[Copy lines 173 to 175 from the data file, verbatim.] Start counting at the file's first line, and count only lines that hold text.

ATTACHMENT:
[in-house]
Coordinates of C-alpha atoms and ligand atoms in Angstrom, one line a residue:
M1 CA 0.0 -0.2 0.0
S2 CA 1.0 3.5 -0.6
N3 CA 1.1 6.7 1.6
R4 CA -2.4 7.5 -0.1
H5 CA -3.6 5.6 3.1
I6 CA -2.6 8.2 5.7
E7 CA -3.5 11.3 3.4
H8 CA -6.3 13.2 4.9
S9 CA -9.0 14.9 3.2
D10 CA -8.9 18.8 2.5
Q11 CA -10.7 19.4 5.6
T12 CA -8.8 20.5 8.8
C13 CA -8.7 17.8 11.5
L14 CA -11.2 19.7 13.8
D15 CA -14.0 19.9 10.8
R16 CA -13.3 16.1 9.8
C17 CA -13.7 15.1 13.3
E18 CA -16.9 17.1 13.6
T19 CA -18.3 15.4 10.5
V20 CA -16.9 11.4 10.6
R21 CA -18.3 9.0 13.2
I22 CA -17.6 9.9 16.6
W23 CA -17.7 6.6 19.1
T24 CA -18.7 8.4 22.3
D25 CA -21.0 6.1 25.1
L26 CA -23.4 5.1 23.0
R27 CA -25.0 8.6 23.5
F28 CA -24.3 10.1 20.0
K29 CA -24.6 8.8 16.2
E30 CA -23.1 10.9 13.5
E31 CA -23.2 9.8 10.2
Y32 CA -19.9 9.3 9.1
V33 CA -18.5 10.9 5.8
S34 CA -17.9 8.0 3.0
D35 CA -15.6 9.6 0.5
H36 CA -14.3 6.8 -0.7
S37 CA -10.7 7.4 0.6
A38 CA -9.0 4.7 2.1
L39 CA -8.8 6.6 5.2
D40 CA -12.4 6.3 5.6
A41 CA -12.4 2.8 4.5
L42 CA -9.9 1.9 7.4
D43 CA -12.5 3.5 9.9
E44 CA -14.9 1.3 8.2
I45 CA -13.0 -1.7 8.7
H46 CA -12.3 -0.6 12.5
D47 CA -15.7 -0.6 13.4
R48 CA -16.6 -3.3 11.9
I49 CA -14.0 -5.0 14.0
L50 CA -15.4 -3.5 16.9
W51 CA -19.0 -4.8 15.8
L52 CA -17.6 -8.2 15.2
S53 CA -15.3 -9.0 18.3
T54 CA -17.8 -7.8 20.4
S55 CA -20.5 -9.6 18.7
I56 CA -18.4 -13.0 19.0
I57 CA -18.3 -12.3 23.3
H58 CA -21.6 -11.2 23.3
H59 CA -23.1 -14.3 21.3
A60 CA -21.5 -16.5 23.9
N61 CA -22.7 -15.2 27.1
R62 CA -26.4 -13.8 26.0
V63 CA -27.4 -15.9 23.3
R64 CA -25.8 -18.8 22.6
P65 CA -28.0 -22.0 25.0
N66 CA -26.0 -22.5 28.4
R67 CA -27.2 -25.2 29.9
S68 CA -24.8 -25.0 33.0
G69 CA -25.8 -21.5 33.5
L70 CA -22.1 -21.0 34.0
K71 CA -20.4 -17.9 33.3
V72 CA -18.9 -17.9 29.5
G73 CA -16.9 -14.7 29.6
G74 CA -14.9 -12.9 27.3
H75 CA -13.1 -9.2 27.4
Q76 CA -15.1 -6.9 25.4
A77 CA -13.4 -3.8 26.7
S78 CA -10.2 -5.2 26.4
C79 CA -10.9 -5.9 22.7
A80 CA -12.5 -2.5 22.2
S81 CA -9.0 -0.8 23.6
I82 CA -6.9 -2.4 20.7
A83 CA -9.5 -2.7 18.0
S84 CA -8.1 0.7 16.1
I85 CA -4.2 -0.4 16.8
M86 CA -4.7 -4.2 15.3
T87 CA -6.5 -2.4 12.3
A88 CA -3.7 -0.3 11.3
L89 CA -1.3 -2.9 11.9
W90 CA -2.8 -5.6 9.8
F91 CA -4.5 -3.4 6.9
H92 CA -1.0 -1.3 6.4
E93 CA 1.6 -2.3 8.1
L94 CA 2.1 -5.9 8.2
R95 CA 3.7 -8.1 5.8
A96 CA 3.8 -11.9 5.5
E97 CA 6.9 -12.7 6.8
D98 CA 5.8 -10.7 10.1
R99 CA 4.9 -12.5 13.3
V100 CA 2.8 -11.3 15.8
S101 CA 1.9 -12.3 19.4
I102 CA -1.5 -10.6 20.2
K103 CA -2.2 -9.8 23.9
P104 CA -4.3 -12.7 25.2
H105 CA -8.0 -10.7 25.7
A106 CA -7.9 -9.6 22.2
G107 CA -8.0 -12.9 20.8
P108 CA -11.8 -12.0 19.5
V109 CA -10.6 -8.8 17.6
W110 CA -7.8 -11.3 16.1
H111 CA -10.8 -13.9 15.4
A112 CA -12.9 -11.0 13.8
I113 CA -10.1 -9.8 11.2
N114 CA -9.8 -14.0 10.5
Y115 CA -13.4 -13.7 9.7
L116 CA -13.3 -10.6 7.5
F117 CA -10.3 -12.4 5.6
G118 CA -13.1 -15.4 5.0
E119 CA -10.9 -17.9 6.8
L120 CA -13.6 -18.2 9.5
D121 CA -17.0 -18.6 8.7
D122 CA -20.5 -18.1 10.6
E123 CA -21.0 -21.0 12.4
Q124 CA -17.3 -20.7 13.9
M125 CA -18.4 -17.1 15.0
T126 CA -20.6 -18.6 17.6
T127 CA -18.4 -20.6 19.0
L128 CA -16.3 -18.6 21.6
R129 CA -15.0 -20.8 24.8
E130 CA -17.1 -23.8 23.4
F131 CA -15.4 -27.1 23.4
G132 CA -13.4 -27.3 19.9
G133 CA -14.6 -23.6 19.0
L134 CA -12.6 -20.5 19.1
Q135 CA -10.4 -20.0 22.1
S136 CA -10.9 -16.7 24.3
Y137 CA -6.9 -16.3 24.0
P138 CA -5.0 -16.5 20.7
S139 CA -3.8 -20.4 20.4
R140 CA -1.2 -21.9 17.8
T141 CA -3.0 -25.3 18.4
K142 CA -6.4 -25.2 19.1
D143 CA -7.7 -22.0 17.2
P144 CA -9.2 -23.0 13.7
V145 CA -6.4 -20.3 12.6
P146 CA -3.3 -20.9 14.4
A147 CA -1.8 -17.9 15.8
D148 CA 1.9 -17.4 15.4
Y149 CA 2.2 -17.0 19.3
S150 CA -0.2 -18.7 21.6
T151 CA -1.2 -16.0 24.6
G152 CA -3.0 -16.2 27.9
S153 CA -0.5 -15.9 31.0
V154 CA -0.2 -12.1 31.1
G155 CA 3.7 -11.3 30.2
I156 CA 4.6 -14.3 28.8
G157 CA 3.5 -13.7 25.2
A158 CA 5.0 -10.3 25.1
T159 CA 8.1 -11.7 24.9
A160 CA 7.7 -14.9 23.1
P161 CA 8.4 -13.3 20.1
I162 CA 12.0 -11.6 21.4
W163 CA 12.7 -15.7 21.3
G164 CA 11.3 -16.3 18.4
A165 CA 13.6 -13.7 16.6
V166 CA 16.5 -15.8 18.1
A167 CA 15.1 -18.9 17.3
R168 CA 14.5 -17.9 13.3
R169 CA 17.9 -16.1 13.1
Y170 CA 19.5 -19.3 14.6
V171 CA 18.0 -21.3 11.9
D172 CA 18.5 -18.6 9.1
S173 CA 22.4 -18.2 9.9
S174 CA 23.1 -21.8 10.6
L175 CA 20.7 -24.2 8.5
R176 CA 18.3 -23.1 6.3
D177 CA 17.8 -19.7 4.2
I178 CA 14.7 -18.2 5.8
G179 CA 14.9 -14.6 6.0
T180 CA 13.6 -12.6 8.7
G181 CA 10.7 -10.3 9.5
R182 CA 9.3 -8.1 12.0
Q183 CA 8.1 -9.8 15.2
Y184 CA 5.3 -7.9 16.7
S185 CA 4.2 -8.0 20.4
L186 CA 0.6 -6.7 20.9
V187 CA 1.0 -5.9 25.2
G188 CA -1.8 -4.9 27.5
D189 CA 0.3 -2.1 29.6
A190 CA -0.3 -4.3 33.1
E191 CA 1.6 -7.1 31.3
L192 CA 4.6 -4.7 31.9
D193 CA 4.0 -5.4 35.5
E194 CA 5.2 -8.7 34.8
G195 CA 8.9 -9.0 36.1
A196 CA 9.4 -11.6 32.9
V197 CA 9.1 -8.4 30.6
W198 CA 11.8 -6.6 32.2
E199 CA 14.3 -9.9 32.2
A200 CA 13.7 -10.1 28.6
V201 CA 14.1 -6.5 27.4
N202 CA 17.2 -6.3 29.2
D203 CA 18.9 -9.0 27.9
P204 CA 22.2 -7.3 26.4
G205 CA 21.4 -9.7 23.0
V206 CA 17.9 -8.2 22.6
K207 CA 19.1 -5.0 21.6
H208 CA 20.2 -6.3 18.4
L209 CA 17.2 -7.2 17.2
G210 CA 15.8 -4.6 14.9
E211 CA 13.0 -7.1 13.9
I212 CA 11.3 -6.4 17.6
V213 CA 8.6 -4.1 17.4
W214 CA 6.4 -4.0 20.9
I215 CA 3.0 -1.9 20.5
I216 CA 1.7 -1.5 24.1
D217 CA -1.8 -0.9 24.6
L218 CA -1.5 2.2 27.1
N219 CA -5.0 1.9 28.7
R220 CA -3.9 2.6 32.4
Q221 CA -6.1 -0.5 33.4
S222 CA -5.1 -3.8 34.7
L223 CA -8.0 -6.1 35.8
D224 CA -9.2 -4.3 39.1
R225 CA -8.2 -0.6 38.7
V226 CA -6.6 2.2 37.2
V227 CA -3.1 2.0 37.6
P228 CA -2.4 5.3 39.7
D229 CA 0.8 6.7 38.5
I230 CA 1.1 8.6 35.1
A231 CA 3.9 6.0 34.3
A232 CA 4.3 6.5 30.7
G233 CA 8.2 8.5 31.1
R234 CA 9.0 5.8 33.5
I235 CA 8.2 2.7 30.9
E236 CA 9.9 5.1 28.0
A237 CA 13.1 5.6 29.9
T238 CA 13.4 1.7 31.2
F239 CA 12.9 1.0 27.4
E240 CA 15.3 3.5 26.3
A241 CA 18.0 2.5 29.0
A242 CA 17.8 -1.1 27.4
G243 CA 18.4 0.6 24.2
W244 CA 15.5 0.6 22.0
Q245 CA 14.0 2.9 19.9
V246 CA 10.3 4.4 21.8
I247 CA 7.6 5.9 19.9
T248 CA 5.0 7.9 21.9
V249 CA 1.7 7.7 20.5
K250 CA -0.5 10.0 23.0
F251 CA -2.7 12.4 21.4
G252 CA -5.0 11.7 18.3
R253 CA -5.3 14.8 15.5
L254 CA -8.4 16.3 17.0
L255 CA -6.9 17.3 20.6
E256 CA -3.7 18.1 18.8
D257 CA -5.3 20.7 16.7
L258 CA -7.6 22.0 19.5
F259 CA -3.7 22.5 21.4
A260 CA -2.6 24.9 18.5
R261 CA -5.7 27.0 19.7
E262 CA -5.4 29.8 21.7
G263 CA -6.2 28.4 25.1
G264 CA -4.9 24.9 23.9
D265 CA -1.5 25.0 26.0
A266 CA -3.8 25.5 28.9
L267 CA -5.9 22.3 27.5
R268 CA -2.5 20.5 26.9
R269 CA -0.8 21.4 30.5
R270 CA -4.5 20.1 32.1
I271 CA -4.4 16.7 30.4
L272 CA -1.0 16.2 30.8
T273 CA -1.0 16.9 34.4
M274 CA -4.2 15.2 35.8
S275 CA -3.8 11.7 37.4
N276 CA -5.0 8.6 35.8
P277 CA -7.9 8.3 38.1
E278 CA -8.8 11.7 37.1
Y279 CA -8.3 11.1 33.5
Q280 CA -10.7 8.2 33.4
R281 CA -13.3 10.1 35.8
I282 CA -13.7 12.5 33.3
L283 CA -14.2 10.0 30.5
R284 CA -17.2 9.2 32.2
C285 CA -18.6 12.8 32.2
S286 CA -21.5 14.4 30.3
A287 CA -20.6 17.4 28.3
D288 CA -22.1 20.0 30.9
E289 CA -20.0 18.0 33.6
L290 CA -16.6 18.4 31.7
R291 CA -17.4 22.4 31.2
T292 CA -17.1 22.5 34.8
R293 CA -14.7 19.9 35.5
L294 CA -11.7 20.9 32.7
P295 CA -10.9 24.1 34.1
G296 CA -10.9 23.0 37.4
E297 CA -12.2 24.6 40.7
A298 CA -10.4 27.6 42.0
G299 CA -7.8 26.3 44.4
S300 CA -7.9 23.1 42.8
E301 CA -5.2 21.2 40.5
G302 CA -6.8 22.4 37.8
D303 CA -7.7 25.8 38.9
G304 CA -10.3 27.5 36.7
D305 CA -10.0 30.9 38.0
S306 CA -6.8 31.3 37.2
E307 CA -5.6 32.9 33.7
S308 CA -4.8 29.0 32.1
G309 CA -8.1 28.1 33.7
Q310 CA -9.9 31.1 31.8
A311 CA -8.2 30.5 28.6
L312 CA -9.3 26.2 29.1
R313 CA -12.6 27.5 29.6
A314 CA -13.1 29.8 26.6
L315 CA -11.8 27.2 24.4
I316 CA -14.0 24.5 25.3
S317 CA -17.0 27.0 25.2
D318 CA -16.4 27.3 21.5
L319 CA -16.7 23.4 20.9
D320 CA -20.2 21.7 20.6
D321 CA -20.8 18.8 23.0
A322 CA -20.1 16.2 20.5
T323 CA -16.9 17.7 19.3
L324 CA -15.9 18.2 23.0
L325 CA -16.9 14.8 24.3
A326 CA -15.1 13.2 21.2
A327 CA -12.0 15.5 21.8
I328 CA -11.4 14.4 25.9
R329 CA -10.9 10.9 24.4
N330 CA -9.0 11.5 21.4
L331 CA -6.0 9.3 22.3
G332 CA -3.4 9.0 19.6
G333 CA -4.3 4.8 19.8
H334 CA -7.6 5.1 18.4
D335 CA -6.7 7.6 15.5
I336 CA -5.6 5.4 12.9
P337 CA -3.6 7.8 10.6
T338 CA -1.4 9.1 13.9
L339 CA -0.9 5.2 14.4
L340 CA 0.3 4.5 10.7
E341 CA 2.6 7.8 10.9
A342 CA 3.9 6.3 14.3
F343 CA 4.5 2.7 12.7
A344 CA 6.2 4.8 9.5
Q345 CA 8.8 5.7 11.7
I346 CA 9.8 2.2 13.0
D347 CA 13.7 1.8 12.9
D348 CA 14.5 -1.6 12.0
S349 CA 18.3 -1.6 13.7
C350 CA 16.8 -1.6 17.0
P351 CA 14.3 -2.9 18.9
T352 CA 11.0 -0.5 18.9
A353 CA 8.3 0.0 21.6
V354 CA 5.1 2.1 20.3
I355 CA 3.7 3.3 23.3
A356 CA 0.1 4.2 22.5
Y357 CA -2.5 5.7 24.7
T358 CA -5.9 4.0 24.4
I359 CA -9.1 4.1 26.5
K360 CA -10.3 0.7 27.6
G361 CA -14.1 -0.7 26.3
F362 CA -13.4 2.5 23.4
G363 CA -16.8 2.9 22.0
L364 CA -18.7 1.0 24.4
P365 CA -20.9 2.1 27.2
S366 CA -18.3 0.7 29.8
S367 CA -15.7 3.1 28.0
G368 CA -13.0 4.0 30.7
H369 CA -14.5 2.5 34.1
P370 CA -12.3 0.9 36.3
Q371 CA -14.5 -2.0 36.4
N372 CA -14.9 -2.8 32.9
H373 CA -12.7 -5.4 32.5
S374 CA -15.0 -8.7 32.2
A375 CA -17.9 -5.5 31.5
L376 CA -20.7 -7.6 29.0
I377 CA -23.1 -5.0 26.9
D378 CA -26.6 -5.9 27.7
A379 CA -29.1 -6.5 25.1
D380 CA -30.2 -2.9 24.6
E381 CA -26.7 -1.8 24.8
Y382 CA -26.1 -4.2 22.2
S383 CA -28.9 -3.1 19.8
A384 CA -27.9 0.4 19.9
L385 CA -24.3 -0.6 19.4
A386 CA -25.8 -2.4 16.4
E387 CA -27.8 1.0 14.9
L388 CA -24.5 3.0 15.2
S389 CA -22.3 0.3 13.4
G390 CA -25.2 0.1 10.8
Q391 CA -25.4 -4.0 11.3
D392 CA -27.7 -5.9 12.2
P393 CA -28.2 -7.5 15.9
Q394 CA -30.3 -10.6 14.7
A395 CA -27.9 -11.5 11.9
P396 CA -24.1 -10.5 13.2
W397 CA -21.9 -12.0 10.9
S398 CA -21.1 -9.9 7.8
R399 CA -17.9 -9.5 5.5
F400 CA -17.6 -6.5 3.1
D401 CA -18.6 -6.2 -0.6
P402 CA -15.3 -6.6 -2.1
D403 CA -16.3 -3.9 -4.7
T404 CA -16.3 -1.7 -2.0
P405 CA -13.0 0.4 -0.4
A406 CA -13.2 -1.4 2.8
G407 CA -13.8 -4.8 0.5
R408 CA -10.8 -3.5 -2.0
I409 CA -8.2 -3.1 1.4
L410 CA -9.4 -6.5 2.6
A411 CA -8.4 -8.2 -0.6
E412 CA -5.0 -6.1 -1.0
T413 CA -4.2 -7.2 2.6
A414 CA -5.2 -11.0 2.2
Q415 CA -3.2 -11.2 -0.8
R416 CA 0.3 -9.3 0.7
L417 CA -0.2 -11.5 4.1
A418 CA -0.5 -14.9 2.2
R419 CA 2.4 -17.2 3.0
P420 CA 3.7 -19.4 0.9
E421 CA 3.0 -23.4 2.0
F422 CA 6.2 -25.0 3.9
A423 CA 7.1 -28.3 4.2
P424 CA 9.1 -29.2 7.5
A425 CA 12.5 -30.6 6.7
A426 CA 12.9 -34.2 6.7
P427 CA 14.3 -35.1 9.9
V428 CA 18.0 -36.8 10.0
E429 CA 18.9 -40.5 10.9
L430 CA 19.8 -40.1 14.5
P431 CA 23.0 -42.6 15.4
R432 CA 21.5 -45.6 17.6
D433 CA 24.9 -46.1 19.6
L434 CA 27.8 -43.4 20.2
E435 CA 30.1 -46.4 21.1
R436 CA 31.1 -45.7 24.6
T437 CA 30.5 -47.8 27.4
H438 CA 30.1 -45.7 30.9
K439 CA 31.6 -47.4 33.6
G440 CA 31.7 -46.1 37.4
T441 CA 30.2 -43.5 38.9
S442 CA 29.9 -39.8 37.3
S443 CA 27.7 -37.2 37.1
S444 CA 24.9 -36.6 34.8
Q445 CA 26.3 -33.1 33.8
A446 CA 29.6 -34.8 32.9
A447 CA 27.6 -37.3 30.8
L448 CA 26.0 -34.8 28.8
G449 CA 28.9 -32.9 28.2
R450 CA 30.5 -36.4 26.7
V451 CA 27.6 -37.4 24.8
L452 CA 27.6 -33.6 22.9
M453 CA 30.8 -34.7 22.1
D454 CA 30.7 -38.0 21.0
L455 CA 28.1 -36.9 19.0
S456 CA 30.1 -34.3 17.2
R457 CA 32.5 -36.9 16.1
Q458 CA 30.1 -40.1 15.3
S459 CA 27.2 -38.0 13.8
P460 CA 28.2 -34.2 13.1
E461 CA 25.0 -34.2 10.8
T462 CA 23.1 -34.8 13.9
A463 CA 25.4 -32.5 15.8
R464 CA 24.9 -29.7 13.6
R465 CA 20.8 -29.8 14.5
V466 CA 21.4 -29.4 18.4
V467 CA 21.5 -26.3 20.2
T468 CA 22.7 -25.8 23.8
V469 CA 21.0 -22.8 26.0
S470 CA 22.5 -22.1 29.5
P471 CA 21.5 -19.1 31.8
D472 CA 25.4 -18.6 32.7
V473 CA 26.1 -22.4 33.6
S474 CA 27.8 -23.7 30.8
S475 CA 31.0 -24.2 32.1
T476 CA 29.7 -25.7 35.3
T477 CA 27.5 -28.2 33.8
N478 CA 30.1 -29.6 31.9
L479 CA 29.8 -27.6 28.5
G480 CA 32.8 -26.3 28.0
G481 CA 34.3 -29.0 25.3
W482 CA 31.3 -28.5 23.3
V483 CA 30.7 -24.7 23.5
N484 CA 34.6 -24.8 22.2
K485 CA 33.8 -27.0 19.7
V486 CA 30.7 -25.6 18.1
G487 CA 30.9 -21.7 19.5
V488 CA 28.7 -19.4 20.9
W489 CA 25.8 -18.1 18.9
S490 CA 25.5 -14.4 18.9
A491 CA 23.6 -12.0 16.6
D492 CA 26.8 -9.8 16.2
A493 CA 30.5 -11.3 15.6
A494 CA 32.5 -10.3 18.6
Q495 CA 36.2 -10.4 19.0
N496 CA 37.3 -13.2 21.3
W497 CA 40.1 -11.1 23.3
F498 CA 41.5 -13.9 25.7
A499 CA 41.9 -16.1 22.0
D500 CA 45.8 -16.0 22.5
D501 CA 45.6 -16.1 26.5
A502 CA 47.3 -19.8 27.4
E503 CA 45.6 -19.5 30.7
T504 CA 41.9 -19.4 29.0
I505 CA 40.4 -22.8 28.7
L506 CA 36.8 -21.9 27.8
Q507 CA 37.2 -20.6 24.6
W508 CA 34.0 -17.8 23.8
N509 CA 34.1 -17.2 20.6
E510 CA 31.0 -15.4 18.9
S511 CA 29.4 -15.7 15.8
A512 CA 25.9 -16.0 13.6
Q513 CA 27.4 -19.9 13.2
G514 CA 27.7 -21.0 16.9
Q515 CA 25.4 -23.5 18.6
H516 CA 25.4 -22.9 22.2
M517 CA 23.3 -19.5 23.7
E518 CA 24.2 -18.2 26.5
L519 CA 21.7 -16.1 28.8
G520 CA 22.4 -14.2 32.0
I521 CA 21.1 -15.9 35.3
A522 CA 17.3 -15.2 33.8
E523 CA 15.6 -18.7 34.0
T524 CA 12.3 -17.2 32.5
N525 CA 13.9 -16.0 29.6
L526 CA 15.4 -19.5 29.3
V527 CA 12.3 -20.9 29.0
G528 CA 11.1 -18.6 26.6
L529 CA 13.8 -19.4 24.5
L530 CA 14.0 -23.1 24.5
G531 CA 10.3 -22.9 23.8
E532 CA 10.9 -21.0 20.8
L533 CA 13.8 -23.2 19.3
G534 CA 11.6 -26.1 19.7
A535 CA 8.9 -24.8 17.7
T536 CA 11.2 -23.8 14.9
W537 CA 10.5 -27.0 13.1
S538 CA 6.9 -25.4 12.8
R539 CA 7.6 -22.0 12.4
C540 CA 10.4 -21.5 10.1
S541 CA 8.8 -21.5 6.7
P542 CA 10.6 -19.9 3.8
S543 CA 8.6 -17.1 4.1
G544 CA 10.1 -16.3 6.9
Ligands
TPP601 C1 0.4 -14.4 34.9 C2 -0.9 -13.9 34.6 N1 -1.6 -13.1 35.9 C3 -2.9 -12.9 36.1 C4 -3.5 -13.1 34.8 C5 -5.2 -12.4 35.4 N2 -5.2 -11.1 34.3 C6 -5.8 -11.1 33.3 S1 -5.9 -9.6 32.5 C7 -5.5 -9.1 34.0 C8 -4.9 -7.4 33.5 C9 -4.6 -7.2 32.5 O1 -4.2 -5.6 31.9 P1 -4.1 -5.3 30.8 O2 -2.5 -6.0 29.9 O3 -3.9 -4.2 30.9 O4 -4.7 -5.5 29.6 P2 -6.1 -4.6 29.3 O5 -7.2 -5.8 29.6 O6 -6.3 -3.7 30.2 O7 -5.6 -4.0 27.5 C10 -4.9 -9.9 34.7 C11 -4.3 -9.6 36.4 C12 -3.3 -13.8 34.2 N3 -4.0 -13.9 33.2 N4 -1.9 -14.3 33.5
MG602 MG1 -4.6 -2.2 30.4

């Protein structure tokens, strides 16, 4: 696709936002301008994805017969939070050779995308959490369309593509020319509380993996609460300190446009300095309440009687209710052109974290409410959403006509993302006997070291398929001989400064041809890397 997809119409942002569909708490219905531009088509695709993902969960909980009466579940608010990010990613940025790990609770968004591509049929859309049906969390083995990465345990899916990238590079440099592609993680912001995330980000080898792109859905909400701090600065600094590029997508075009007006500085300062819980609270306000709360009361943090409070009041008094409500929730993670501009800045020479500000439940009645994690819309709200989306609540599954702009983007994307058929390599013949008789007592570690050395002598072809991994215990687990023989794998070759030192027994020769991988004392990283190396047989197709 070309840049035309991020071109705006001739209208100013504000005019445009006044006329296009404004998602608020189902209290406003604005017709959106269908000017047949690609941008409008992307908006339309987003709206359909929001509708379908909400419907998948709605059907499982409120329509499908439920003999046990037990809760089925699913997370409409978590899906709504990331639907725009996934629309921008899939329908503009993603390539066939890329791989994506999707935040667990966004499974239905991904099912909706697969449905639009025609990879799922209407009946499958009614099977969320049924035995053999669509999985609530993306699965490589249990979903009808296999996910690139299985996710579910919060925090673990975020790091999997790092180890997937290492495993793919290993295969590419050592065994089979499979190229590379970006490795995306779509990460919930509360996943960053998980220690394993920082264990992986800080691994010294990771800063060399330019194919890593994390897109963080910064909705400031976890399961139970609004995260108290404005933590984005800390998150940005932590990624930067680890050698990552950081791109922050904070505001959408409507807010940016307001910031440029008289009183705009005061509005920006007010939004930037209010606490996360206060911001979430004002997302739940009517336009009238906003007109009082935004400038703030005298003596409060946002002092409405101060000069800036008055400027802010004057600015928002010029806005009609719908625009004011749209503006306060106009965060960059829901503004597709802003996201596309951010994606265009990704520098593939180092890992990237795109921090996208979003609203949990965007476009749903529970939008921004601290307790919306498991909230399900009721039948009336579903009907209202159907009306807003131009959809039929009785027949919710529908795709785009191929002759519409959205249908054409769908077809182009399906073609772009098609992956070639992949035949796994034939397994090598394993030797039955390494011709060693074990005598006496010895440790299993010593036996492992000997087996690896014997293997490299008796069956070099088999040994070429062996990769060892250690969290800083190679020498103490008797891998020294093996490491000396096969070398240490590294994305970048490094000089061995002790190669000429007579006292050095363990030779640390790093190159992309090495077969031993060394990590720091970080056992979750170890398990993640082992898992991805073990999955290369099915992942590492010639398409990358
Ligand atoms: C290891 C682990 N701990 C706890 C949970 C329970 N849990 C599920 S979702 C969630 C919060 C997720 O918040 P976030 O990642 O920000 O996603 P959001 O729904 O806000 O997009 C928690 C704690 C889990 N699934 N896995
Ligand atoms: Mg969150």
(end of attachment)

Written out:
V171 CA 18.0 -21.3 11.9
D172 CA 18.5 -18.6 9.1
S173 CA 22.4 -18.2 9.9